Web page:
COVID Accelerated Proptech Adoption, CO Experts Say
As owners and tenants scrambled to adapt to a remote work environment during the coronavirus pandemic, while also working to make sure the office was safe for workers to eventually return to, many turned to proptech for help.
Panelists at Commercial Observer’s Second Annual Innovators Forum said that COVID-19 accelerated the adoption of proptech across the commercial real estate industry, forcing some to quicken the pace of rolling out some products throughout their portfolio.
“Things that would have been pushed to 2021, we found there is a lot of value to prioritize that and do it right away,” Rajavel Subramanian, co-founder and chief product officer of building operations platform Facilio, said during the first panel. “One of the things COVID did is, some of the boiler room basement operations that have been common, people are starting to realize they need to move away from that model.”
With workers potentially risking catching the virus by commuting to buildings, Subramanian added it was important for some owners to be able to manage all of their buildings from an online “central command center,” instead of at the location itself.
This rush to use technology to manage portfolios will be a boon to tenants, themselves, as the quality and cleanliness of the common areas will be much better, said Don Capoccia, managing principal at BFC Partners, during the first panel.
“One benefit to all tenants — commercial and residential — is that the maintenance protocol of buildings is now much more regularized,” Capoccia said. “You have to deliver pristine and clean public areas in your building if you want to be competitive.”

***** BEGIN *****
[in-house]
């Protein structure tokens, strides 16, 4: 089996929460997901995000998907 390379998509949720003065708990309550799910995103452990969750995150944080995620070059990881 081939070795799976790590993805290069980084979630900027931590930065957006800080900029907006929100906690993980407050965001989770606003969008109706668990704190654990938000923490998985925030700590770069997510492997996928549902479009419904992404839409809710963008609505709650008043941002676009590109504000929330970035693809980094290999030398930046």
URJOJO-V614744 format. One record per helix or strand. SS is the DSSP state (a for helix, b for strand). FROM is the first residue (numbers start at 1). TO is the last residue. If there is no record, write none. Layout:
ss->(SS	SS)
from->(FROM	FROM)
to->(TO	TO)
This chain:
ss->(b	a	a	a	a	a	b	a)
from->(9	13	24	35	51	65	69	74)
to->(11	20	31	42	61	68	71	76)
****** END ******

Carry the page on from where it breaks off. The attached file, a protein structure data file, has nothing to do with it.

The first panel — moderated by Abe Schlisselfeld, partner-in-charge of the real estate group at accounting firm Marks Paneth — also included Stonebridge Associates Principal Douglas Firstenberg and Industry City CEO Andrew Kimball.
The quick adoption of proptech across portfolios has proven a boost to the developers of these platforms, even ones who braced for the worst.
“We were really nervous at the beginning of COVID, because, obviously, we have a product that’s sort of predicated on everybody being in an office,” said Mark Rosenthal, chief revenue officer of tenant experience software platform HqO, during the second panel. “We’ve actually seen a nice tailwind benefit to this.”
Despite offices being emptied, users have decided to install HqO in the meantime, and the platform has launched in more than 30 million square feet since April, Rosenthal said.
In recent months, there’s been a resurgence in the formation of blank check companies — special purpose acquisition companies (SPAC) that raise funds through an initial public offering to acquire other companies — that will target proptech providers.
“It’s a real endorsement of the proptech space,” said Jenny Wong, a managing director at Tishman Speyer, during the second panel. “It’s a large validation that there are mature companies that are ready for public market investors in the space.”